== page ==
Could the Celtics make a play for rising Hawks star John Collins?

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Brad Stevens is talking like somebody who wants to tinker with the Celtics’ roster rather than overhaul it. This week, he spoke about the importance of keeping a successful identity in place and the fragility of a championship core.

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But as we know, plans can sometimes change, especially if there’s an enticing reason to alter course. For the Celtics, an opportunity to acquire John Collins from the Hawks may qualify.

NBA reporter Zach Harper of The Athletic wrote this week there is “some chatter” the Celtics could be interested in acquiring the Atlanta forward. Collins, 24, is a highly productive player. The five-year vet averaged 16.2 points per game last season and 7.8 rebounds — roughly in line with his career averages.

With Al Horford entering his age-36 season — and coming off a taxing playoff run — the Celtics could use another productive big man to compliment Robert Williams III. But the cost to acquire Collins would likely be steep, and thus, require the Celtics to disrupt their nucleus.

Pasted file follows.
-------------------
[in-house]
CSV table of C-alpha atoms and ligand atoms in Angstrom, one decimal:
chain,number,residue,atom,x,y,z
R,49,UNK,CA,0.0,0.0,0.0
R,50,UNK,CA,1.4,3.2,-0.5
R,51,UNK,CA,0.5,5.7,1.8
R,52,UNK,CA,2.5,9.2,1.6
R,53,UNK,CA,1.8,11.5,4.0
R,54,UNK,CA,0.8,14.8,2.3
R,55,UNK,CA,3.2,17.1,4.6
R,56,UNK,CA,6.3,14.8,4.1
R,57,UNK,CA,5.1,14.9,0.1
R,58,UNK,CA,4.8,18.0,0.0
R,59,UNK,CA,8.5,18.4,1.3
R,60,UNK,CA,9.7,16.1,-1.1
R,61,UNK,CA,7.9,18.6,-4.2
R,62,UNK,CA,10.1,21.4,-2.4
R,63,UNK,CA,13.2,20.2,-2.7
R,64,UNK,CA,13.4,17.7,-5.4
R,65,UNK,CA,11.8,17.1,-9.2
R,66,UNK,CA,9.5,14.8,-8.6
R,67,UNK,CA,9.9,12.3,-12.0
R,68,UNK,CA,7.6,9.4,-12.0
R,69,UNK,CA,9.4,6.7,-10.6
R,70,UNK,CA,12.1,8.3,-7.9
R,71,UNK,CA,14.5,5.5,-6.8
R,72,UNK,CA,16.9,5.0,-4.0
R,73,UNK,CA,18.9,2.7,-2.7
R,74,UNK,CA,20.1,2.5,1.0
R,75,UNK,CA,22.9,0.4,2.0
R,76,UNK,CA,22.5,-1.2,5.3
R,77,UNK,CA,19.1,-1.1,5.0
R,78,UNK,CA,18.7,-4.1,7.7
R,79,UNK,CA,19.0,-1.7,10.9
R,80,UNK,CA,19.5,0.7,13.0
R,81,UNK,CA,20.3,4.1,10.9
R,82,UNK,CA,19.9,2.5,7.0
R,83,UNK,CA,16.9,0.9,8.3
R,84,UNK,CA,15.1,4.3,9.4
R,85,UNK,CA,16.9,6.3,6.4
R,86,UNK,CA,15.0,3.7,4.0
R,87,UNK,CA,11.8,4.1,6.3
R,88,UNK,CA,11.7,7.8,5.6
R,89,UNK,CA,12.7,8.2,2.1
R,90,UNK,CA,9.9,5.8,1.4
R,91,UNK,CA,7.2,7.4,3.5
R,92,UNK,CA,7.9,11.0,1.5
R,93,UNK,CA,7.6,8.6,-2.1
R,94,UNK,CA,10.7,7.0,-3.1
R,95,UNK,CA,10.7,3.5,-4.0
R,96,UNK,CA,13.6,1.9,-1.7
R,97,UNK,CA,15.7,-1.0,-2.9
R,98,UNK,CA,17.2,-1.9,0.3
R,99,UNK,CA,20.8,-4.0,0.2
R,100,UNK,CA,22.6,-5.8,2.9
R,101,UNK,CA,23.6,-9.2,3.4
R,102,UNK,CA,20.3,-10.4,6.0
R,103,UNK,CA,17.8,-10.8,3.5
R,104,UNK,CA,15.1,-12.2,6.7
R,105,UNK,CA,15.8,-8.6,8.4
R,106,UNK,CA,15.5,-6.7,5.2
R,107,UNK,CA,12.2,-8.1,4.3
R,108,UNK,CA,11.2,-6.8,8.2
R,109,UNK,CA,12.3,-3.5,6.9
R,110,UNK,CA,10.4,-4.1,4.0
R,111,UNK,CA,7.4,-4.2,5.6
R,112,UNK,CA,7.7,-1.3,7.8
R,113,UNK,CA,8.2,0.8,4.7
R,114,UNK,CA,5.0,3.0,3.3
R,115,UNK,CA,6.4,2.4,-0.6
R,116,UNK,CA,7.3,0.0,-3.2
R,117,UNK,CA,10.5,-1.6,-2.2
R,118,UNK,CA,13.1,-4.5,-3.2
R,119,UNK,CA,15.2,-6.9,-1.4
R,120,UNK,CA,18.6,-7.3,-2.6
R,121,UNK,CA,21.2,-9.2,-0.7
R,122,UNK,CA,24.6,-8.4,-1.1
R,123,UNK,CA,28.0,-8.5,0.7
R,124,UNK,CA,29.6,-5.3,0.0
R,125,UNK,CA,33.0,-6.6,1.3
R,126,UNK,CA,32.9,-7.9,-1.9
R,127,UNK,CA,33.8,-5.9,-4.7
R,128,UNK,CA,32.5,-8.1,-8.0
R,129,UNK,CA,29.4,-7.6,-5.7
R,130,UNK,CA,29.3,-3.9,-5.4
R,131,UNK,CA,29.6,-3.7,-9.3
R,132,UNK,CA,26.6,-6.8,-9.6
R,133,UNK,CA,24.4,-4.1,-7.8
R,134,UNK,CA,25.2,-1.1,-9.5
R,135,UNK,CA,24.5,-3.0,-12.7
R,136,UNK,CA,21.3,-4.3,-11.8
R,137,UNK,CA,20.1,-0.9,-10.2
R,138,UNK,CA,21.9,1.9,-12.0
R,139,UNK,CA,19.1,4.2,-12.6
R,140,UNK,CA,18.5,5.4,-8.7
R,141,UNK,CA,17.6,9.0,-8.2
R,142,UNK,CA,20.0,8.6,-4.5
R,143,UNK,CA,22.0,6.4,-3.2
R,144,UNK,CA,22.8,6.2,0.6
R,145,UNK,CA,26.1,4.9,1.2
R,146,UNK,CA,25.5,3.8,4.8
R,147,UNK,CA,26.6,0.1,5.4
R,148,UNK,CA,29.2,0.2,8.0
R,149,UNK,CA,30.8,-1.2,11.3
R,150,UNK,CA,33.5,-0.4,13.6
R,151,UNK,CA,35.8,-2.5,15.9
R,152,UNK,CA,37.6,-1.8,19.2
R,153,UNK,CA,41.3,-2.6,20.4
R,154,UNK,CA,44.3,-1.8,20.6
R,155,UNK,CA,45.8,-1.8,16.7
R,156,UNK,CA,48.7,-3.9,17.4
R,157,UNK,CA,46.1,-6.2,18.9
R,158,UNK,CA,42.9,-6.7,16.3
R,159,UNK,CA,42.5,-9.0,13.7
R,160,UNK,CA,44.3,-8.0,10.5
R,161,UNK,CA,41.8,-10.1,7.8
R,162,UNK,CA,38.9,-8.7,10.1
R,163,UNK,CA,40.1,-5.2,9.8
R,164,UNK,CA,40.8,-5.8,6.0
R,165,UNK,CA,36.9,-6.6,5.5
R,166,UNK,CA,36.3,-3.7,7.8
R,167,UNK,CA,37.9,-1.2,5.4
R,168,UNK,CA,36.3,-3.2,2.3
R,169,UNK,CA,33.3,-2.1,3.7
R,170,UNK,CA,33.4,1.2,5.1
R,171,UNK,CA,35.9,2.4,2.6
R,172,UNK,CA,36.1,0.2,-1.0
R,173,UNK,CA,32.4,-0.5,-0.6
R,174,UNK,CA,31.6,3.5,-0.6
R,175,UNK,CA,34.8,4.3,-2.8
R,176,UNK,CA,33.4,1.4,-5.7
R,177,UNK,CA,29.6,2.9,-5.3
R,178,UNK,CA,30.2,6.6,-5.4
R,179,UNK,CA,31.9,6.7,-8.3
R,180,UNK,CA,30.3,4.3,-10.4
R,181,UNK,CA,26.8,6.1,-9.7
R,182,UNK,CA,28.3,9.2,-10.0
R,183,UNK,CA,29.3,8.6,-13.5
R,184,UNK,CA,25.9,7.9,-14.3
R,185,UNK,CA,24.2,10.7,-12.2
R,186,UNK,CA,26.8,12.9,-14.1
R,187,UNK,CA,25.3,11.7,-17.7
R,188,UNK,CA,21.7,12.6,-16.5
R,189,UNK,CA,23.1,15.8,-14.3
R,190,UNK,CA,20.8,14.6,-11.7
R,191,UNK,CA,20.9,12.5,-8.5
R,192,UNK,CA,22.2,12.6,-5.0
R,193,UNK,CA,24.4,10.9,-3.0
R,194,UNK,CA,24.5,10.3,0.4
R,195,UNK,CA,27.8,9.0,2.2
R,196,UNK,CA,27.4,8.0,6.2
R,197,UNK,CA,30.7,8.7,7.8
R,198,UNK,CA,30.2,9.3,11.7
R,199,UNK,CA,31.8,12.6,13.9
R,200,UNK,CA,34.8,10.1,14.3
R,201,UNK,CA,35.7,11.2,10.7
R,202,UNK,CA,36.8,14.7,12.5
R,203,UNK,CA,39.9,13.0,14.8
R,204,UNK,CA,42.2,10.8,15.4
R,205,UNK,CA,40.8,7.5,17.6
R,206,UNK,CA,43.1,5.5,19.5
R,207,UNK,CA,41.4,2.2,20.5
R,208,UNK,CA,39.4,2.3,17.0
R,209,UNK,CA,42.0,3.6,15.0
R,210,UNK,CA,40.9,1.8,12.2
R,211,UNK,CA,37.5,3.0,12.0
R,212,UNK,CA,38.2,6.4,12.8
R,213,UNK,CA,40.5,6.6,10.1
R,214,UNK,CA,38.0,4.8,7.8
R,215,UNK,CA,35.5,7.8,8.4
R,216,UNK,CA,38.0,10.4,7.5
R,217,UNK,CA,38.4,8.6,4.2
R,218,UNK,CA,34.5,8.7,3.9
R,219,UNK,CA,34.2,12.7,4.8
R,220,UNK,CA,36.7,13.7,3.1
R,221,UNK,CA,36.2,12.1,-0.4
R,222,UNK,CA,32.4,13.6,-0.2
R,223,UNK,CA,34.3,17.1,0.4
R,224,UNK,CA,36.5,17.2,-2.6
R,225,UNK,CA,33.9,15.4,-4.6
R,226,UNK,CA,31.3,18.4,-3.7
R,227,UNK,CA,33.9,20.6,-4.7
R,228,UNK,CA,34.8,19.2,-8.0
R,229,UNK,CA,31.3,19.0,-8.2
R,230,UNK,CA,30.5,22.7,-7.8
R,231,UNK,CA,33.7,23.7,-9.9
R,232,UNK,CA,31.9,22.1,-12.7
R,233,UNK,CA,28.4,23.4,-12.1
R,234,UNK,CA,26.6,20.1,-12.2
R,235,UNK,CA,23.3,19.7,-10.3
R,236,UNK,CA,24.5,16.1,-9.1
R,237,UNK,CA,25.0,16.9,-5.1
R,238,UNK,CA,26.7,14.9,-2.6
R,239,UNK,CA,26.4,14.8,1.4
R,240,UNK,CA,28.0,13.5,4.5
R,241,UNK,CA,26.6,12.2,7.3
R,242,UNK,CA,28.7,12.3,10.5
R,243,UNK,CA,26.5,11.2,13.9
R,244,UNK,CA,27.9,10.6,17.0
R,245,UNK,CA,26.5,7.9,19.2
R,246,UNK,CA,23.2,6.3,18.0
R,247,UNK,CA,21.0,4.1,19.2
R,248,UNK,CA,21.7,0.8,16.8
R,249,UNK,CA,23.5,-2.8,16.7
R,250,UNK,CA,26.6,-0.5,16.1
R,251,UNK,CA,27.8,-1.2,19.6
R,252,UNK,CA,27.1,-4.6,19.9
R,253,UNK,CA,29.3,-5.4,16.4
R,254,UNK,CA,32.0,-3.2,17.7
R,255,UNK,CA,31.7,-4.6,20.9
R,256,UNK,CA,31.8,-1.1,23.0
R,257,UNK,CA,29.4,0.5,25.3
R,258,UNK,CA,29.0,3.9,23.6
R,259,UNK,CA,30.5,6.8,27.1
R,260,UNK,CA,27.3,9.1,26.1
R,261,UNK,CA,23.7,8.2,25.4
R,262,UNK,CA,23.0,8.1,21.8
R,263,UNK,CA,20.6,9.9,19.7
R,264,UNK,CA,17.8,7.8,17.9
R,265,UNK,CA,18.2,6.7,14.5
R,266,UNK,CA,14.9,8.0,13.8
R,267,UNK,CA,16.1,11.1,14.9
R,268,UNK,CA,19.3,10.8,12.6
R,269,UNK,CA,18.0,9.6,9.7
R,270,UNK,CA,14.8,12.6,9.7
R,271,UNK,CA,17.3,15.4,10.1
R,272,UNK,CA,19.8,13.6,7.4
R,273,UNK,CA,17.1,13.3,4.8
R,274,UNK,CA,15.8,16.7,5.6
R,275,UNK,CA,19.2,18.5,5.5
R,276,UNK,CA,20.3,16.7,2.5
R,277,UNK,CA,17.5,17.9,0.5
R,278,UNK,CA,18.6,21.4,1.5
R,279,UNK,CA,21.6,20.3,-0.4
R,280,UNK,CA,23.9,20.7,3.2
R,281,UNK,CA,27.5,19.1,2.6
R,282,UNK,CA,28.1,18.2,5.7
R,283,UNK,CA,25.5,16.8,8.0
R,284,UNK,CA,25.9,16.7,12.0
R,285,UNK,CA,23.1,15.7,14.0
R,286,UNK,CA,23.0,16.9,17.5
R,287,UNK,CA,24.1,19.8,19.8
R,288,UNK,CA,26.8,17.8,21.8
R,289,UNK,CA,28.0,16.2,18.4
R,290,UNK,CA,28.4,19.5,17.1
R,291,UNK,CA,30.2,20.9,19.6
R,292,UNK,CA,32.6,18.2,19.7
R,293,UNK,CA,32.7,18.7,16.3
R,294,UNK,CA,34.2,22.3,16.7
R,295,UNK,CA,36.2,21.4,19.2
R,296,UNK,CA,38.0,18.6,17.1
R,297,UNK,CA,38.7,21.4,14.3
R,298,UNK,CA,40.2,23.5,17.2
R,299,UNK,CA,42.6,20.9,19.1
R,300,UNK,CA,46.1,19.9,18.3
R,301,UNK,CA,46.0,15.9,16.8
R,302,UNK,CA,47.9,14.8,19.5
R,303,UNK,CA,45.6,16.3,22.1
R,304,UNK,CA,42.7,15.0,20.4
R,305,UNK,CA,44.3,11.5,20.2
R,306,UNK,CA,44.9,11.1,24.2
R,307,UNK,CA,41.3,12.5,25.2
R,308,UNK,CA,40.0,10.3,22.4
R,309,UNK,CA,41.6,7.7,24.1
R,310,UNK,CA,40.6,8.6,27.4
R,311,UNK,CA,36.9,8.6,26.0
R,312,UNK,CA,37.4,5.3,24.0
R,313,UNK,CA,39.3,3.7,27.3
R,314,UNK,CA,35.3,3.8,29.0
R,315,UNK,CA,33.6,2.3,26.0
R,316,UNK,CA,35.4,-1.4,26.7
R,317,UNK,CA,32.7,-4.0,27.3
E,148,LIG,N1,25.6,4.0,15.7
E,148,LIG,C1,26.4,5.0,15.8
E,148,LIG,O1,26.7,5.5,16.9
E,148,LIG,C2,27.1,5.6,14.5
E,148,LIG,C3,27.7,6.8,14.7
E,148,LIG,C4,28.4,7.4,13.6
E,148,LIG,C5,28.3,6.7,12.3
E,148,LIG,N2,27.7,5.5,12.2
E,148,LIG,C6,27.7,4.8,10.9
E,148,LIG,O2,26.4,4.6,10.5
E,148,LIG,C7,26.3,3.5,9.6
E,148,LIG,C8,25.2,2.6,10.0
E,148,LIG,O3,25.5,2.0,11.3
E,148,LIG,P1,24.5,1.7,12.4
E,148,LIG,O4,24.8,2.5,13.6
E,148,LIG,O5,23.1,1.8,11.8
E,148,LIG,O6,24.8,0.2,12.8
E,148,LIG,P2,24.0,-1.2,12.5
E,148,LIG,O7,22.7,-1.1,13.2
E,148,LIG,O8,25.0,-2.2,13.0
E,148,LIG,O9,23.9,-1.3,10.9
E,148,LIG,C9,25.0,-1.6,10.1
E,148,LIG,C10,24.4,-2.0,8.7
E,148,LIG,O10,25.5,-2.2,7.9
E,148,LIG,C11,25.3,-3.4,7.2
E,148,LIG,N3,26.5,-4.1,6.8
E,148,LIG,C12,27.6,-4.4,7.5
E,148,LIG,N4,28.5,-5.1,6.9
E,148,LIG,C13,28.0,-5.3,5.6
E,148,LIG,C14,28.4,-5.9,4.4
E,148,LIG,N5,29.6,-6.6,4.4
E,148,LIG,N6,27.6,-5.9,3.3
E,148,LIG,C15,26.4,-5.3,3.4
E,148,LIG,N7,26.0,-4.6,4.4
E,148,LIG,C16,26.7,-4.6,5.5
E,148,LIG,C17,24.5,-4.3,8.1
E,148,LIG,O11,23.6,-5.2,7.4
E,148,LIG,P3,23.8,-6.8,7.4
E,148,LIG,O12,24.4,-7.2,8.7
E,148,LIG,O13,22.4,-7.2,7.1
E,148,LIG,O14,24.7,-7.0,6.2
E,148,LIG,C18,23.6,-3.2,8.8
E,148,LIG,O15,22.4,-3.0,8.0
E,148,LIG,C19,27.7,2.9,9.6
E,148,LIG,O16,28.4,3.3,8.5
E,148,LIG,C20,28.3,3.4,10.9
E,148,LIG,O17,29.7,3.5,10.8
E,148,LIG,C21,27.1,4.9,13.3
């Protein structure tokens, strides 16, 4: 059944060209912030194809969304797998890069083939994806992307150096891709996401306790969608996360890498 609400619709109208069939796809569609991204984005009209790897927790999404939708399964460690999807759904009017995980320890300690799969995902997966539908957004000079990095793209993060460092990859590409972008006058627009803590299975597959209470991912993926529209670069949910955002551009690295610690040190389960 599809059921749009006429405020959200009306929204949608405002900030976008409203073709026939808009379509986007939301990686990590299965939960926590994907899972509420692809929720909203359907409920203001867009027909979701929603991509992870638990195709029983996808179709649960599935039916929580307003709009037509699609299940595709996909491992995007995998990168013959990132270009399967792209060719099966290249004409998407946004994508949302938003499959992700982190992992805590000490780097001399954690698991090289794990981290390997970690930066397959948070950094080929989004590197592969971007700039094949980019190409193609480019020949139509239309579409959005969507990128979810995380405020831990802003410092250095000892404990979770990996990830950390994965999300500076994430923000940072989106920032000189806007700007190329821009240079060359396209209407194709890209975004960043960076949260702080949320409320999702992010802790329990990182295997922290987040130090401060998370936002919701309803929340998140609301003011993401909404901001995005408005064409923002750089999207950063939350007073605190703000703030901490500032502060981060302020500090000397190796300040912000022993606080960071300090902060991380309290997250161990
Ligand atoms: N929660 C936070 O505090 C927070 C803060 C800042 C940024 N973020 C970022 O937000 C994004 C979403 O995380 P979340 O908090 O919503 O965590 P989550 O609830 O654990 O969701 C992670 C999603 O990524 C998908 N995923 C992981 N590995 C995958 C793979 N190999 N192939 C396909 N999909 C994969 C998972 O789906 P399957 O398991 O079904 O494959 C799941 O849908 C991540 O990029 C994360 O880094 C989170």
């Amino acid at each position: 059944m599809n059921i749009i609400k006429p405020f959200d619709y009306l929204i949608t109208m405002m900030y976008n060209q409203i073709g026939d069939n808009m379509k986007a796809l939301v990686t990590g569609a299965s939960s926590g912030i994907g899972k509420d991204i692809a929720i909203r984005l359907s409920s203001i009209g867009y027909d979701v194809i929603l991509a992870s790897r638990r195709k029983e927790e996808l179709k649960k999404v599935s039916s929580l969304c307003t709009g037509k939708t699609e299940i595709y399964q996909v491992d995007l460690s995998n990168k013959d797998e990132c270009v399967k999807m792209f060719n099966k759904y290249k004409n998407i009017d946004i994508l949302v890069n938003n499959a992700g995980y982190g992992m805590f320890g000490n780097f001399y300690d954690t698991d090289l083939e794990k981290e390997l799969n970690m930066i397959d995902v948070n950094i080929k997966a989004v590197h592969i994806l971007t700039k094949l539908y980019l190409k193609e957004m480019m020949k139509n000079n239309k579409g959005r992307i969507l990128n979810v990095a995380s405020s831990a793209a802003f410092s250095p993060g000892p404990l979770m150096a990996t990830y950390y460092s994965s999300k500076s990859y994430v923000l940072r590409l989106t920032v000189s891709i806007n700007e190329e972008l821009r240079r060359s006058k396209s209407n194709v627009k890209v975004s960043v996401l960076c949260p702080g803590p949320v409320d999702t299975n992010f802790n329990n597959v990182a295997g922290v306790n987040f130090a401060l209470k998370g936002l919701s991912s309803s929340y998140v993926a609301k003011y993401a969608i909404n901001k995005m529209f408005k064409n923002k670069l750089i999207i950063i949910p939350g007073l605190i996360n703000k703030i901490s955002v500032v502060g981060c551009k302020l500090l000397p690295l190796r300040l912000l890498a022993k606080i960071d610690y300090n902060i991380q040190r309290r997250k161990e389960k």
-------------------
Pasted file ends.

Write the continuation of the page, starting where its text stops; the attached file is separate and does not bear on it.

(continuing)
Harper mentions that Jaylen Brown would probably be the Hawks’ top target in any Collins deal. That would be a non-starter. “Brown is a far better player than Collins is,” Harper writes. “Unless the Celtics have a guarantee at the point guard position that moves Marcus Smart to the two, finding some version of a Collins-for-Brown swap doesn’t make a lot of sense.”

The Hawks were tied to Marcus Smart at last year’s trade deadline, and could use the reigning Defensive Player of the Year to compliment their array of skill players. But Smart is on a team-friendly deal (four years, $76 million) and embodies the Celtics’ defensive identity.

Trading Smart would also constitute a seismic shift in how the Celtics are constructed. “The Celtics were two wins away from a championship, and tinkering is a better operation here than an overhaul,” Harper writes.

If the Celtics underachieved again last season, then exploring a trade for Collins would be more sensible. But for now, the Celtics will likely stay on the periphery.

But they could still be ready to pounce if the price is right.